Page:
Conversations on battling infertility
Mpho Tau* sits back on her blue-velvet couch after adjusting her laptop screen to just the right angle. She stretches out her arms. “Come,” she says, with a smile on her face. She wiggles her fingers as an added enticement.
Moments later, two little hands invade the frame of our Zoom call. Slowly, an unsteady toddler, concentrating on each step, her eyes locked on Tau’s face, walks towards her. She makes it into Tau’s arms and they both erupt in squeals of joy. “She’s just started walking,” Tau tells me. “Who needs the gym when you have a tiny new mobile human?”
Tau is the mother of an 11-month-old girl, her “pandemic miracle”, as she calls her. But this is a 10-year miracle in the making.
Tau, now 38, has been trying to conceive since her late 20s, and the decade of heartbreak, false hope, stigma, and mounting medical bills was worth it, she says.
For as long as Tau can remember, she has dreamt of being a mother. “I wanted it all, the career, the husband and, of course, the children,” she says. “I wanted a boy or girl — twins if I were lucky.”
And Tau was well on her way to having her dream life. At 28, she was the youngest director at her marketing firm and happily married to her university sweetheart. They wanted to have their first child before she turned 30.
Then 30 came and went, but conception never happened. “It wasn’t for a lack of trying on our part,” she laughs. “We had lots of sex, but all the pregnancy tests came back negative.”
Tau realised something was wrong. Her gynaecologist ran a few tests, including procedures to determine the quality and quantity of her eggs during ovulation — the time during a menstrual cycle when a mature egg is released from one of the ovaries and when one is most likely to conceive. According to the US-based academic medical centre Mayo Clinic, the six days of ovulation are critical, as the egg can only be fertilised for about 12-24 hours after it's released.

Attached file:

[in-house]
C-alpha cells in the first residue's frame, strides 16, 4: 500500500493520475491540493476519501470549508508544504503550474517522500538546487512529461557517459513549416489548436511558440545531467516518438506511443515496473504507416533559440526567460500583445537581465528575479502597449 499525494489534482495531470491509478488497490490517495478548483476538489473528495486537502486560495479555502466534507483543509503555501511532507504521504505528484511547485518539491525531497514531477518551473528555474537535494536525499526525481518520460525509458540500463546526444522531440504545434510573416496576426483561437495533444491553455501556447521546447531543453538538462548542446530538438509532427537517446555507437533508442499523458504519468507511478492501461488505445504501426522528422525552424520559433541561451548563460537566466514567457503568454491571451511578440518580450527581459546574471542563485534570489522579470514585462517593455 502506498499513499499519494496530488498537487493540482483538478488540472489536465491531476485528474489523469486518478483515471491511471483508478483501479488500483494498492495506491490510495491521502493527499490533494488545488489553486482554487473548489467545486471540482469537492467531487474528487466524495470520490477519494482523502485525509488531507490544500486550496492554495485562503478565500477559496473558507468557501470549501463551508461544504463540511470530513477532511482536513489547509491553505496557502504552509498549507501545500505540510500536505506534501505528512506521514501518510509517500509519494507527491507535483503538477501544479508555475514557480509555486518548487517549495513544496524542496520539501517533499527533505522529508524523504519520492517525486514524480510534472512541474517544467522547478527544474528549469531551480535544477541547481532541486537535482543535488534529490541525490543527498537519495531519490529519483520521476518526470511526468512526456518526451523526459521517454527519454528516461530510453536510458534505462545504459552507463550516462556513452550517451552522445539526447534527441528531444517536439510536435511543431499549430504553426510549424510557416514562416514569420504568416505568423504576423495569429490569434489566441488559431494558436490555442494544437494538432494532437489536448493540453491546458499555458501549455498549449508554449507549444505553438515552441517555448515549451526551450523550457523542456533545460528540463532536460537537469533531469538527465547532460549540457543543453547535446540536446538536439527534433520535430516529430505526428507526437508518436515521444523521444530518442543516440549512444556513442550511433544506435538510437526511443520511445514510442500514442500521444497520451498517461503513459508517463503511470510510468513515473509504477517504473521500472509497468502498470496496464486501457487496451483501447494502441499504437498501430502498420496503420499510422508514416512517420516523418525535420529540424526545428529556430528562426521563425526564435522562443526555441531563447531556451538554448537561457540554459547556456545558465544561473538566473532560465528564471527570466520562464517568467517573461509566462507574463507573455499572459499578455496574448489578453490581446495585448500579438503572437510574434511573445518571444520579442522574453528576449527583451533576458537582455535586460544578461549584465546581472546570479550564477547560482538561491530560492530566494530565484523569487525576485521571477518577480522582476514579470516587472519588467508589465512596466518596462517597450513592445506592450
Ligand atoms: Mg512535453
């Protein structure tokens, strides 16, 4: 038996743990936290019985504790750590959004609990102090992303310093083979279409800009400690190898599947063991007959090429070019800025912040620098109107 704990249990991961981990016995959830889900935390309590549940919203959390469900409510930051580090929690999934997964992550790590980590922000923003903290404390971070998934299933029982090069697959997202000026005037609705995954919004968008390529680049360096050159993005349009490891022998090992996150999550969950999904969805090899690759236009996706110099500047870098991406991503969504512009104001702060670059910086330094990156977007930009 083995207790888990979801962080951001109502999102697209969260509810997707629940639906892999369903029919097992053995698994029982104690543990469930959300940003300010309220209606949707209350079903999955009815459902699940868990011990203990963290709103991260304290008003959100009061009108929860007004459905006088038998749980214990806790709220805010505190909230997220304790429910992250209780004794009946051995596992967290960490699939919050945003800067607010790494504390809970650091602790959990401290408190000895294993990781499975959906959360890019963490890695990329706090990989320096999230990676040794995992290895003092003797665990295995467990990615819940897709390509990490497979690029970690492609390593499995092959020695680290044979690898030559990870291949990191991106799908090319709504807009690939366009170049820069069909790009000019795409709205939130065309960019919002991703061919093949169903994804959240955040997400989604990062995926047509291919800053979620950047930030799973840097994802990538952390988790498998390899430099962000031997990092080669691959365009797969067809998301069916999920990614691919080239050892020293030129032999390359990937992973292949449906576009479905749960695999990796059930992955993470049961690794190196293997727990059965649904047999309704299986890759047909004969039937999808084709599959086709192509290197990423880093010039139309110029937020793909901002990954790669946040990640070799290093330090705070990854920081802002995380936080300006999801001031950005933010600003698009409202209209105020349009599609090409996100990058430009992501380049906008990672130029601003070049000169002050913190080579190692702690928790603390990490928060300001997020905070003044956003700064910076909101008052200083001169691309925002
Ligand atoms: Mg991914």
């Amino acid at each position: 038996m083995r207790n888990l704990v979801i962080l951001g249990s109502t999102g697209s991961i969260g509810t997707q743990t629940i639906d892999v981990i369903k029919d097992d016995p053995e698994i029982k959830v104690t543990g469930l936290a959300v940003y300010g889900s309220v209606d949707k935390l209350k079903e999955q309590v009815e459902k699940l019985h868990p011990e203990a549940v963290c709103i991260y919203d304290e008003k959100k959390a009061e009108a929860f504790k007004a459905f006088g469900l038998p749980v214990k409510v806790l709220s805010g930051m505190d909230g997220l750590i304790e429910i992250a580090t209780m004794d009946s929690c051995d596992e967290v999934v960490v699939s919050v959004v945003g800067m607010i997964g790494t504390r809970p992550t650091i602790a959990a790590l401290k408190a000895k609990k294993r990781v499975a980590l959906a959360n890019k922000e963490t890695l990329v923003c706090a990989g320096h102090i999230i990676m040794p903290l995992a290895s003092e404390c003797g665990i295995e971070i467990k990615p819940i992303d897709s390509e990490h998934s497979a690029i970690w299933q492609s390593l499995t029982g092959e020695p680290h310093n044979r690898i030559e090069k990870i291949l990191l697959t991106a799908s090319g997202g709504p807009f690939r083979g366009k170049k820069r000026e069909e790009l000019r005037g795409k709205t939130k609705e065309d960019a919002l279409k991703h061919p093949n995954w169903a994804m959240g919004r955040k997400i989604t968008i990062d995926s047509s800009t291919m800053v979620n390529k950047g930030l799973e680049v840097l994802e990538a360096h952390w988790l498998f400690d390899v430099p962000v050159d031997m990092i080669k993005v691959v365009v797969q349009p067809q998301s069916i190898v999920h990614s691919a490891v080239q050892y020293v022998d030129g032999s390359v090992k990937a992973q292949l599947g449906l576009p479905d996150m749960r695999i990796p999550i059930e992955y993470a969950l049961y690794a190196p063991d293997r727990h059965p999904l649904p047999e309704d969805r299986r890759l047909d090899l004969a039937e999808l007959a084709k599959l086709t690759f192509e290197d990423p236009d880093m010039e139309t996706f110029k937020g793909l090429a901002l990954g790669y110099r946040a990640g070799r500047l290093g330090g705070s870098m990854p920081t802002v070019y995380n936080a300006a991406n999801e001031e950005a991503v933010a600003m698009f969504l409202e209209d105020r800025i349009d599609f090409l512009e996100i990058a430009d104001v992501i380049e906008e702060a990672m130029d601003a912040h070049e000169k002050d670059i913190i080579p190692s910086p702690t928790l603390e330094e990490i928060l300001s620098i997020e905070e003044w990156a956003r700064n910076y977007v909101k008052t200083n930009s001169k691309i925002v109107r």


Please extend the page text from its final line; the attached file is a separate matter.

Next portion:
“Sperm can live inside the female reproductive tract for as long as five days after sexual intercourse, under the right conditions. Your chance of getting pregnant is highest when live sperm are present in the fallopian tubes during ovulation.”
According to the World Health Organization (WHO), infertility is a disease of the male or female reproductive system defined by the failure to achieve a pregnancy after 12 months or more of regular, unprotected sex. Once there is such a failure, a female patient will be asked about prior pregnancies or miscarriages, and her menstrual cycle (how regular it is and whether there is pelvic pain). In addition, blood tests and physical exams will be done to investigate whether the patient suffers from a reproductive condition such as polycystic ovarian syndrome or endometriosis, or from other conditions that affect fertility.